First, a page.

Today is Yom Kippur, the Day of Atonement. There are so many events that are believed to have occurred on this day, but our focus will be on just one. Tradition has it that on this day Moses returned from the top of Mt. Sinai, carrying the second tablets of the Law. This was in the aftermath of the Golden Calf incident and came as a result of Moses interceding for the people. While Moses was on the mountain preparing to receive the second tablets of the Law, the Creator, made this proclamation in Exodus 34:6-7:
“The Lord, the Lord God, merciful and gracious, longsuffering, and abounding in goodness and truth, keeping mercy for thousands, forgiving iniquity and transgression and sin, by no means clearing the guilty, visiting the iniquity of the fathers upon the children and the children’s children to the third and the fourth generation.”
On such a solemn day as Yom Kippur, we are reminded that there is a consequence for sin. As He said, He will not allow the guilty to go unpunished. Yet, Yom Kippur also serves to remind us of the Creator’s goodness, His mercy and His long-suffering. As a matter of fact, when we compare His will to judge those who are guilty compared to the mercy that He wishes to bestow upon the repentant, we see that He is much more merciful than He is judgmental. You Kippur calls attention to our crimes against God’s laws and the willingness of our Creator to forgive us when we are truly motivated to turn from our wickedness.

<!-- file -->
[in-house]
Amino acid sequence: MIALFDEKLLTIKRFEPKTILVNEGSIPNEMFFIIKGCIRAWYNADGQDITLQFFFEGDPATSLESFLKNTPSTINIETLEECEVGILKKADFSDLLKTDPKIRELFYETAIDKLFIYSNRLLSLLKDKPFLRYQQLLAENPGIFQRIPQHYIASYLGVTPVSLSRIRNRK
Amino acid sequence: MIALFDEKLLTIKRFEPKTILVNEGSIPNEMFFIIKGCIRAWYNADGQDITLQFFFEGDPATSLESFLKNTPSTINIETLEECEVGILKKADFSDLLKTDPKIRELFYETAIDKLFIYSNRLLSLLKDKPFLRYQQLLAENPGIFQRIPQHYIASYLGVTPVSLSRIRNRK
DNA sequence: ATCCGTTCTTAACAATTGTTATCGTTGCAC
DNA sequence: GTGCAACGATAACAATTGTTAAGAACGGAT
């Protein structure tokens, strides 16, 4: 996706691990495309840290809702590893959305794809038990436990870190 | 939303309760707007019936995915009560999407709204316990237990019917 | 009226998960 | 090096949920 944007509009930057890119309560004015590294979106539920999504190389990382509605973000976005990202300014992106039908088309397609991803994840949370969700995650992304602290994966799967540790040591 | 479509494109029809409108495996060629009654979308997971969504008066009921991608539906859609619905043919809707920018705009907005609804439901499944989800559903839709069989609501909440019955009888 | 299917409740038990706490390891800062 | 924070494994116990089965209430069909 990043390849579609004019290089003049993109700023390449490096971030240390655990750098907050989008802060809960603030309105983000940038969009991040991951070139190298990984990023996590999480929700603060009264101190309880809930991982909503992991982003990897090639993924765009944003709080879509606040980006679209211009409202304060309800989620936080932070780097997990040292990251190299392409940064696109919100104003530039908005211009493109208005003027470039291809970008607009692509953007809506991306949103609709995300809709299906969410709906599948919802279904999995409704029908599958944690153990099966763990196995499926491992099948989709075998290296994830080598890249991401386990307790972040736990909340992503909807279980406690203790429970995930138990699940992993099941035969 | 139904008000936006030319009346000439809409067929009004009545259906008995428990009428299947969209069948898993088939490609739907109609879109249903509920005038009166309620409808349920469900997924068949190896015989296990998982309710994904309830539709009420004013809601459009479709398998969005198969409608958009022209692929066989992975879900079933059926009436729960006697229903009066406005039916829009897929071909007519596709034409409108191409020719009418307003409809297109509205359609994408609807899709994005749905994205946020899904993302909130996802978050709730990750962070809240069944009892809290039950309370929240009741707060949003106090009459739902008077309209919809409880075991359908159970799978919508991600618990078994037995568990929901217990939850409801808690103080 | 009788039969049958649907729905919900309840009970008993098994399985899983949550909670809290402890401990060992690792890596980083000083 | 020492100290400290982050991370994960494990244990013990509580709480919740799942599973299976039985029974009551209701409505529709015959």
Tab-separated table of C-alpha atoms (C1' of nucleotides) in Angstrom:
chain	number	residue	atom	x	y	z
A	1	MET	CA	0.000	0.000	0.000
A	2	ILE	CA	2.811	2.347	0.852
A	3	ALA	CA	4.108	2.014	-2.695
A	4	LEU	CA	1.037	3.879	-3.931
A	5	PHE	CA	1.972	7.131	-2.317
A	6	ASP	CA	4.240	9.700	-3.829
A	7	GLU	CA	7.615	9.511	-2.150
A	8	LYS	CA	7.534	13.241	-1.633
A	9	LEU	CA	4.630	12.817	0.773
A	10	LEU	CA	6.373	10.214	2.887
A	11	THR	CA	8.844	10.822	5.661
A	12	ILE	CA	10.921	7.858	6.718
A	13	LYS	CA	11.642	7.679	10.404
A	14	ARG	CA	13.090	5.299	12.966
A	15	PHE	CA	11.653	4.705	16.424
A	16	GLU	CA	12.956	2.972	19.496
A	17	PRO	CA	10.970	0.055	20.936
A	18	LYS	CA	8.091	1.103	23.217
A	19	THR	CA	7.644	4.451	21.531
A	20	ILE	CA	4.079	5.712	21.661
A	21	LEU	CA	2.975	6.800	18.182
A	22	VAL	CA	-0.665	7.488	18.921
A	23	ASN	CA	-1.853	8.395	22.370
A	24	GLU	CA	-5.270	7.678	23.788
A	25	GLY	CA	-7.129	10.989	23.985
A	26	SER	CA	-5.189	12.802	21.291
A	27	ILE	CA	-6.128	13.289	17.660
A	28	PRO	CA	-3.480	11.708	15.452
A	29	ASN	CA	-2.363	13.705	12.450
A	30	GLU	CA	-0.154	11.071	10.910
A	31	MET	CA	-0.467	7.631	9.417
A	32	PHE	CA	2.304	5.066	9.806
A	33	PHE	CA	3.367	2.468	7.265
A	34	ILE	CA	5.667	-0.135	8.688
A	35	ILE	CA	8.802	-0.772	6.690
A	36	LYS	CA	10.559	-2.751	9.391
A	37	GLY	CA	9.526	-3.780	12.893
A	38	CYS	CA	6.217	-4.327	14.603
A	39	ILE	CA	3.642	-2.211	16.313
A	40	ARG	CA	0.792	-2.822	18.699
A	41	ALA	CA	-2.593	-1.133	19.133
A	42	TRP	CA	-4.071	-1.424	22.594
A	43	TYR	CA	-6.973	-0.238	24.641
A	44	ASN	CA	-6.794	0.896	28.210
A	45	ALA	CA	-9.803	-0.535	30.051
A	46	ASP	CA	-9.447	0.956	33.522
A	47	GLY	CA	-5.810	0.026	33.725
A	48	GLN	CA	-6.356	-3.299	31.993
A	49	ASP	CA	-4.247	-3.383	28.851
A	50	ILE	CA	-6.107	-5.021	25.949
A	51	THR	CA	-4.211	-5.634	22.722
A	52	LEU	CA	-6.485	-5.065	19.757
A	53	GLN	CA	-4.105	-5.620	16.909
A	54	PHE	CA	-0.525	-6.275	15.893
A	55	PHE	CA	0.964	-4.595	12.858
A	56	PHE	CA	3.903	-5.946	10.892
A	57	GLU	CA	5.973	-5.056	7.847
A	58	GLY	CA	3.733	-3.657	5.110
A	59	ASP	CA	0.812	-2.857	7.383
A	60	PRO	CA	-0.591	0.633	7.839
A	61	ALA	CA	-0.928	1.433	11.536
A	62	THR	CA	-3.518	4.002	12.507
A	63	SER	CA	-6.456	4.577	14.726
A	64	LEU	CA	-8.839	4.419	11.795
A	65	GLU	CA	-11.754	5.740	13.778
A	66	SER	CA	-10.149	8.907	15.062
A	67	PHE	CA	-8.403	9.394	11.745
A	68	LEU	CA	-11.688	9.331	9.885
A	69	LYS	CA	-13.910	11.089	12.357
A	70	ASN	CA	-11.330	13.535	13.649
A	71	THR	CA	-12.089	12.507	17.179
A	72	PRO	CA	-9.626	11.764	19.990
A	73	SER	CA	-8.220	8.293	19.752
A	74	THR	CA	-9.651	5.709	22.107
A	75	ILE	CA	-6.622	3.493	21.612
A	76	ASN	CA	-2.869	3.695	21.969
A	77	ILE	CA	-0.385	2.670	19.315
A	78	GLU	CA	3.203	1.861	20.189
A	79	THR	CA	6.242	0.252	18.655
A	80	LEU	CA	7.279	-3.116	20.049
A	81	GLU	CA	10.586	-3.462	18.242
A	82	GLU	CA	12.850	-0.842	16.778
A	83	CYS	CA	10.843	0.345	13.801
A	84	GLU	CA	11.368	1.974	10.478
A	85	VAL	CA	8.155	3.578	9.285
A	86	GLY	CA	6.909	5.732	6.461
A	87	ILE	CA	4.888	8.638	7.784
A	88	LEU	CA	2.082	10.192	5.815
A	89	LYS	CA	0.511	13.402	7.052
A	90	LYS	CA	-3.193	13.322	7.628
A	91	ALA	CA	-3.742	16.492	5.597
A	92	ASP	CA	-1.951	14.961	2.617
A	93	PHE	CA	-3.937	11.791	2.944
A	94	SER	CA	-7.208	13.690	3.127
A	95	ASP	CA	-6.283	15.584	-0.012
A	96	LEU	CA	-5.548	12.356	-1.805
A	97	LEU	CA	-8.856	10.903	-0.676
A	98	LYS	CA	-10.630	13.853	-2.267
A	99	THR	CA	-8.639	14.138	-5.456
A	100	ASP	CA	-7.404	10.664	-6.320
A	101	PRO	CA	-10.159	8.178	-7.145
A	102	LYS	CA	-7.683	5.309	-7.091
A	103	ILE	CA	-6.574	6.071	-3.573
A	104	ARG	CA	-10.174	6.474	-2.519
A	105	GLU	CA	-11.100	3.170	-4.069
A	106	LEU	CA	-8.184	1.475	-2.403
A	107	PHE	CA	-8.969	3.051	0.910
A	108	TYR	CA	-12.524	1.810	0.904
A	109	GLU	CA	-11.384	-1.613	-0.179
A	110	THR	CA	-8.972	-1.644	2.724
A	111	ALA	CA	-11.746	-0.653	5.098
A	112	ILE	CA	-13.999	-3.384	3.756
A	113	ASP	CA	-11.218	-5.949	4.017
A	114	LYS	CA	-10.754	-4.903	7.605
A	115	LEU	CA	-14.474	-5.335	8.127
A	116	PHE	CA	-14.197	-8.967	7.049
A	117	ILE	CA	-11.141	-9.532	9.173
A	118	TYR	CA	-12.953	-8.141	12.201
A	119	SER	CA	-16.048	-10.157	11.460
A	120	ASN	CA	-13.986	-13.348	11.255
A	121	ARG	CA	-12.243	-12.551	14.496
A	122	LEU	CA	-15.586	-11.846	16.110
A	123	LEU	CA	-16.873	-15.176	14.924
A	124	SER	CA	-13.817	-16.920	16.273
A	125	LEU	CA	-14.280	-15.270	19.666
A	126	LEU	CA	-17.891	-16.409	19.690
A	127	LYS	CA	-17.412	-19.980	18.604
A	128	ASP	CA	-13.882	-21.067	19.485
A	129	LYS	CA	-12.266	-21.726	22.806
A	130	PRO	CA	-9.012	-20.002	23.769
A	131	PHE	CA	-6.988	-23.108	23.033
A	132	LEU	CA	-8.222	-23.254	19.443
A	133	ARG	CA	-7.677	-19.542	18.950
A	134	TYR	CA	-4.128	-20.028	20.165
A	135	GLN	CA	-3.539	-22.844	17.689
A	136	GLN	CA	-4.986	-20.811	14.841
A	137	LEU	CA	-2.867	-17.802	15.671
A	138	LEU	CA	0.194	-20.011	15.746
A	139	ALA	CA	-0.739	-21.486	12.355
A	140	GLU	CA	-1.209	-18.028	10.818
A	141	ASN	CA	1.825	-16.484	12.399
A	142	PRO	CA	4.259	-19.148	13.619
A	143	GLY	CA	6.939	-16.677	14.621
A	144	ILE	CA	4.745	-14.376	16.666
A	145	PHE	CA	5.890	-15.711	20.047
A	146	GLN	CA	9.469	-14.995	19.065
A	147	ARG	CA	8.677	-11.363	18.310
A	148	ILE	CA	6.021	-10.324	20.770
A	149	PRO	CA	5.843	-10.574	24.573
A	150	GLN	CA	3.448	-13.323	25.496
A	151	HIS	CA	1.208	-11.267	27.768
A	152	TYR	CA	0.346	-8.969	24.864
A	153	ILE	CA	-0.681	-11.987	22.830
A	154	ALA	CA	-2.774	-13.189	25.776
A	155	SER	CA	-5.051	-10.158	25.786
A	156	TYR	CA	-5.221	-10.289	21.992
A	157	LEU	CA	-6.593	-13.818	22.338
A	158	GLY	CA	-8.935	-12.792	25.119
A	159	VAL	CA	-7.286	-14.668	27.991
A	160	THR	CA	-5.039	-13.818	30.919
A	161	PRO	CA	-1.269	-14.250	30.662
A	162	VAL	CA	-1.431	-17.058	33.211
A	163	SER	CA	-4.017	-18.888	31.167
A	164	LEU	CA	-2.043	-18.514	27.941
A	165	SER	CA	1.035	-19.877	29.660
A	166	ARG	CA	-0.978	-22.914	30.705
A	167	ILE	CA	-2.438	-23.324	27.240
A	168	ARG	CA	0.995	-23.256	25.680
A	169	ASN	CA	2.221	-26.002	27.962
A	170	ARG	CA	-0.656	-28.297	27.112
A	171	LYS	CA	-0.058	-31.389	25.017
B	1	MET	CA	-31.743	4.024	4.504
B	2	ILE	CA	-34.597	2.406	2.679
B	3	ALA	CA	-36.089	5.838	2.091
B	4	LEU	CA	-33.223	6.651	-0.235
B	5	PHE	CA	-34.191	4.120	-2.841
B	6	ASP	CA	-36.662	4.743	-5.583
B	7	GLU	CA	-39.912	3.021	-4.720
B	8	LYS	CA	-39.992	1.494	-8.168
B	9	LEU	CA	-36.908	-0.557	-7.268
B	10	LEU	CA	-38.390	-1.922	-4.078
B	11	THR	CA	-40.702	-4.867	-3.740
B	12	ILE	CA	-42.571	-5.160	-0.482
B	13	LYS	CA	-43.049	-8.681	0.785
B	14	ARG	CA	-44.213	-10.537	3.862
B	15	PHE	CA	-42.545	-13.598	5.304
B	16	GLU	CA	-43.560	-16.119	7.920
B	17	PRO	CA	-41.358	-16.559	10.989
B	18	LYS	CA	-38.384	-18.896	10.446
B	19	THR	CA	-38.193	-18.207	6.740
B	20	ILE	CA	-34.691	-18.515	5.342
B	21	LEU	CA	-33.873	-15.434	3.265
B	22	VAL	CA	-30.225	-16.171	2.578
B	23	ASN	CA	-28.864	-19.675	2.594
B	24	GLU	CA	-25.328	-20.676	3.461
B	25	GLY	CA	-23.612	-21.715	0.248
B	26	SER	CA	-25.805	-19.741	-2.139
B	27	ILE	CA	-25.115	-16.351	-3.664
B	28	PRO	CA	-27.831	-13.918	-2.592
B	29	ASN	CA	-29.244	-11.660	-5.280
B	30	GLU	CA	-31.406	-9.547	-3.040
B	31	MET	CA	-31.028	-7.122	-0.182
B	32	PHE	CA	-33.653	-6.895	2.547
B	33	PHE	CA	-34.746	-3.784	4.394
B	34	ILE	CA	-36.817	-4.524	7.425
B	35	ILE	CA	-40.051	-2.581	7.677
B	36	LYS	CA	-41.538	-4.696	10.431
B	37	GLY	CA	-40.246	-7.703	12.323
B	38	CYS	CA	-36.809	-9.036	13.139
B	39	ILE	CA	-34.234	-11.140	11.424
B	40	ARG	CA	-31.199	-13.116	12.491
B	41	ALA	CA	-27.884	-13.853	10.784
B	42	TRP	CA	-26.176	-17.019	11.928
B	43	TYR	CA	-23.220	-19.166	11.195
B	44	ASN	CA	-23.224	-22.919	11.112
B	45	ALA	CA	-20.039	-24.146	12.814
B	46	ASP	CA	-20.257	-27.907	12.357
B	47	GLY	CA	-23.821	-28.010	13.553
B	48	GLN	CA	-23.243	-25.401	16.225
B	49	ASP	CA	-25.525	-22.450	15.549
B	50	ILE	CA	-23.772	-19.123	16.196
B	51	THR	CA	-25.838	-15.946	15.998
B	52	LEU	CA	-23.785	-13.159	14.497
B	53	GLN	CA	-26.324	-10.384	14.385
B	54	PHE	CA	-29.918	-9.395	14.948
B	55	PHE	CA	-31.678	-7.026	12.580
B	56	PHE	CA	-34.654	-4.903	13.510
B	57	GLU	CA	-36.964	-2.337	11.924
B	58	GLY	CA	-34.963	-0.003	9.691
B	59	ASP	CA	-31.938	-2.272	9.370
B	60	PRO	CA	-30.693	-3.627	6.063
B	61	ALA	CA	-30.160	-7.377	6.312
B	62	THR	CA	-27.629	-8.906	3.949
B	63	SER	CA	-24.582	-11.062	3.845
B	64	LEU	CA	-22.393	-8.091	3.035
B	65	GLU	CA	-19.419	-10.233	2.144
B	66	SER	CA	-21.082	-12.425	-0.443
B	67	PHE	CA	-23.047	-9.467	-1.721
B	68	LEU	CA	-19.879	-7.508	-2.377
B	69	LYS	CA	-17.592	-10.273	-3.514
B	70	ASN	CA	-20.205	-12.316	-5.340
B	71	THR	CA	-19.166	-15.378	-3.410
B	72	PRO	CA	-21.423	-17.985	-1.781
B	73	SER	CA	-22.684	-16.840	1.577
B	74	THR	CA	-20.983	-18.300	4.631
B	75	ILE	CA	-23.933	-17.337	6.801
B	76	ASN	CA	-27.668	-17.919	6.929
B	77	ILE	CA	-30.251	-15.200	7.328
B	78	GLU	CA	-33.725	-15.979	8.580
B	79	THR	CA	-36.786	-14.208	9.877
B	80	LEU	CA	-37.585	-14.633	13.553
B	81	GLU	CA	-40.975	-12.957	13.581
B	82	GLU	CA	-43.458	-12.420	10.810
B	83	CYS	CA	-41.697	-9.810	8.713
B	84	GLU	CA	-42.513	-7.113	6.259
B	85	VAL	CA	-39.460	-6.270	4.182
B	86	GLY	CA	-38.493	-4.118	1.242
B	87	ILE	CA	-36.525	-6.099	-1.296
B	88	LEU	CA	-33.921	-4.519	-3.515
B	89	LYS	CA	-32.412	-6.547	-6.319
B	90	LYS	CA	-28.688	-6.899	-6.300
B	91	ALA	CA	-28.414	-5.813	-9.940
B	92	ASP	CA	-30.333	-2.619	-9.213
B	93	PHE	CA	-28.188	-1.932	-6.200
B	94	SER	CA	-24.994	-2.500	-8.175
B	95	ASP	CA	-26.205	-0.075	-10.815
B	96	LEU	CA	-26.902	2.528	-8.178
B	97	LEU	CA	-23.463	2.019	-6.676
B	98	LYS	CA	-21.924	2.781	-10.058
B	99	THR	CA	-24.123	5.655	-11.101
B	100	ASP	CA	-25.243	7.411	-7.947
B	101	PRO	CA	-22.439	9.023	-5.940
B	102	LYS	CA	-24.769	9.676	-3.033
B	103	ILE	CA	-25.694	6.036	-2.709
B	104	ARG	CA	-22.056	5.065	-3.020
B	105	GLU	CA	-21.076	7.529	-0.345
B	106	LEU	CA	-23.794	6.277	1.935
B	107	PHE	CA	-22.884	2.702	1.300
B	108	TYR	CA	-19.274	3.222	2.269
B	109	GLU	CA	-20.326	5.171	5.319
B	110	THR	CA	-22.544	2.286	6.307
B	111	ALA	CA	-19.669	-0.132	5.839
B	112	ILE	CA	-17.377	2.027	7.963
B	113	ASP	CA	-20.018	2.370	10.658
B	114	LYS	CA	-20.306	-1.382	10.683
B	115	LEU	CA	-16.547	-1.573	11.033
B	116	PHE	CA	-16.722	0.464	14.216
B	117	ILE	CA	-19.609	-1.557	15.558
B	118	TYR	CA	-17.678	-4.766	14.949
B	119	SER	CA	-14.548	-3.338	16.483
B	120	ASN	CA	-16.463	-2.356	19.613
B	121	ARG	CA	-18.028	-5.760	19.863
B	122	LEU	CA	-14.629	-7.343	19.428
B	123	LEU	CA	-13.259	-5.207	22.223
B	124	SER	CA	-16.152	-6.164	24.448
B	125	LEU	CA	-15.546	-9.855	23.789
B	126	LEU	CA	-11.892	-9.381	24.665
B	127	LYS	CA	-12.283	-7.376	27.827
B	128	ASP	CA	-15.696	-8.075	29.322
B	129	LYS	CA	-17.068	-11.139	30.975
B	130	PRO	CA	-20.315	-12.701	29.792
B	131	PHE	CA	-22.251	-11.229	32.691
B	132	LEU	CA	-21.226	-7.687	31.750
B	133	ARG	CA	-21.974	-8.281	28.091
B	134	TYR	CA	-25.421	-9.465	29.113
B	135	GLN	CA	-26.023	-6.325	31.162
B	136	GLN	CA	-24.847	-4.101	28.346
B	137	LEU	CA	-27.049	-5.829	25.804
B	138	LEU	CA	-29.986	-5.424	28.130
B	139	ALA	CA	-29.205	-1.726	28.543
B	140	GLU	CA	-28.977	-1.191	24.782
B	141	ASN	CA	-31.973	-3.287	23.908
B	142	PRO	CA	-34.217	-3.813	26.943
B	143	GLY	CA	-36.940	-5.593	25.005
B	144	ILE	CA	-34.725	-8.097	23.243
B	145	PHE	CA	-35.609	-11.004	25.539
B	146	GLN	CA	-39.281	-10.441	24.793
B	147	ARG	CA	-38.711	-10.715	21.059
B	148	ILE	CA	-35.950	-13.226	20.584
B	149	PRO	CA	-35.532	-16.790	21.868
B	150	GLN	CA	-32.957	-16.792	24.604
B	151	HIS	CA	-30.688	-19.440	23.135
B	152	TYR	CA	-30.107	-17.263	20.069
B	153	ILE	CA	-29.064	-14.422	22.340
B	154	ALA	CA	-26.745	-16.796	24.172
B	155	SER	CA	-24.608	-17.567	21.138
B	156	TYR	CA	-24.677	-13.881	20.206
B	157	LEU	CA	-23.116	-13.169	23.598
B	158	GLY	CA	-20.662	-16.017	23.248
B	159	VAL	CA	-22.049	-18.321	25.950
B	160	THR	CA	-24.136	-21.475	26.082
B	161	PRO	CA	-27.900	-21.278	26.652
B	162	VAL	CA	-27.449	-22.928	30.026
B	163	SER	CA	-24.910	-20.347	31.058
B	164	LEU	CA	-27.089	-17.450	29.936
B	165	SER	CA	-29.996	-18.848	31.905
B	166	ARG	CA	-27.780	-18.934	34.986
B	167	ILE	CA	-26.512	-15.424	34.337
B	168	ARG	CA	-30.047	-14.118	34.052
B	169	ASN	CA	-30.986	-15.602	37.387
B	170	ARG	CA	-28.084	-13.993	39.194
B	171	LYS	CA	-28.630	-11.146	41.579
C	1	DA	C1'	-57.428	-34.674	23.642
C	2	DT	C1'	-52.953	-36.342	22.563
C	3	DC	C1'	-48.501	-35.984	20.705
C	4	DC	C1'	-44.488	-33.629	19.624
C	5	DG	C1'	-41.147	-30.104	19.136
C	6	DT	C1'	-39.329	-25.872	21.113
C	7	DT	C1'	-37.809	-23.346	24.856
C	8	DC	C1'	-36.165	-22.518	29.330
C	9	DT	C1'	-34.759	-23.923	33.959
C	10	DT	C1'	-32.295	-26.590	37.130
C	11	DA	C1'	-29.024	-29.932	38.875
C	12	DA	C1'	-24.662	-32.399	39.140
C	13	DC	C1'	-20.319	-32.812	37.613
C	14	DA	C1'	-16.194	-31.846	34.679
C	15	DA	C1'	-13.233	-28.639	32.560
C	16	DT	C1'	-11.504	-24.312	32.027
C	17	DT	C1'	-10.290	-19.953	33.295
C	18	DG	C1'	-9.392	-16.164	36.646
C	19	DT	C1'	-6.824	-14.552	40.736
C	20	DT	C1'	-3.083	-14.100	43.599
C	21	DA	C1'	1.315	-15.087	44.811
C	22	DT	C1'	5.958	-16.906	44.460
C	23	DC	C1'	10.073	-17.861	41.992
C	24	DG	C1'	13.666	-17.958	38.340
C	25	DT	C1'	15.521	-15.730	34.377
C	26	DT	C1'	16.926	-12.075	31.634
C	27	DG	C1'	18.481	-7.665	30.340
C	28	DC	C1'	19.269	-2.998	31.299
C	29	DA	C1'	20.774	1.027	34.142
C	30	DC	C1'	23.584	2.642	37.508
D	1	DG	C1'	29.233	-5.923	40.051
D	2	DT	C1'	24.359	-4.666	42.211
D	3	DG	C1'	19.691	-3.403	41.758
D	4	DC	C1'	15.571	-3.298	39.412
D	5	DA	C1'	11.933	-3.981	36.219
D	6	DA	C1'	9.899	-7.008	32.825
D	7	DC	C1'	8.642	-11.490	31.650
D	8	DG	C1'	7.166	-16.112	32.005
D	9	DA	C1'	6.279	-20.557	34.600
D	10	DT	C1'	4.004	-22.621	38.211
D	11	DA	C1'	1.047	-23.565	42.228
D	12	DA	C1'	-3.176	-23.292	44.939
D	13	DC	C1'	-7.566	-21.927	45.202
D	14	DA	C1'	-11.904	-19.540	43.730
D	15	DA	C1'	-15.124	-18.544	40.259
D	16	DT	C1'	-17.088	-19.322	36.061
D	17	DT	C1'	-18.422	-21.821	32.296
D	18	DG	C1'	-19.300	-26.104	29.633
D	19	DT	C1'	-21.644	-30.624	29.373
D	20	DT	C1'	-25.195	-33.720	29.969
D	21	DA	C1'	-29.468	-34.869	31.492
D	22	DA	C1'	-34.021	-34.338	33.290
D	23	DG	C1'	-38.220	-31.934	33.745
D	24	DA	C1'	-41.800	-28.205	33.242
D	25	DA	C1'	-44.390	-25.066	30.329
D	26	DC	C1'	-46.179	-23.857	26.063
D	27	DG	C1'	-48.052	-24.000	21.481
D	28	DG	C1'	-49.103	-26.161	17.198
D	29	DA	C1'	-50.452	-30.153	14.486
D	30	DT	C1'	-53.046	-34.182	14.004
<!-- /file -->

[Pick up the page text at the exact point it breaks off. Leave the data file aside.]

Consider the goats that were brought before the Tent of Meeting on Yom Kippur. One was designated “for the LORD” and represented the removal of the guilt connected our sin. Yet, we also see the responsibility that is placed upon us, those forgiven of their sins, to abandon a sinful lifestyle. The other goat, designated for Azazel and led out into the wilderness, was to represent the removal of the presence of sin. That this goat, having all of our sins pronounced upon it, is led outside the camp implies that it was not to return to the camp. If it were to return, symbolically, our sins would be reentering the camp.
Again, we are to understand that there is a dire consequence for sin, but because our Creator is merciful, long-suffering and wishes to forgive those who are of a repentant heart, He removes the guilt of our sin. Still, He expects us to remove the presence of sin from our life by walking in obedience to His Word, represented by the tablets Moses brought down from the mountain.
Finally, let us consider this: when Moses returned with the two tablets of the law, we could say that this was a renewed covenant. It wasn’t a different one. The same words that were written on the first tablets were written on the second tablets. Furthermore, this “renewed covenant” would not have been possible had it not been for the selfless intercession of Moses. Likewise, all of us would still be in our sin, subject to the penalty and the guilt of that sin, were it not for the selfless sacrifice and intercession of the Messiah. He renewed the covenant and made it possible for the guilt of our sin to be removed. Consequently, He calls upon us to demonstrate our commitment and devotion to Him by keeping the presence of sin from our lives. That’s what He meant when He said, “If you love Me, keep My commandments.”
Have a blessed day, this Yom Kippur.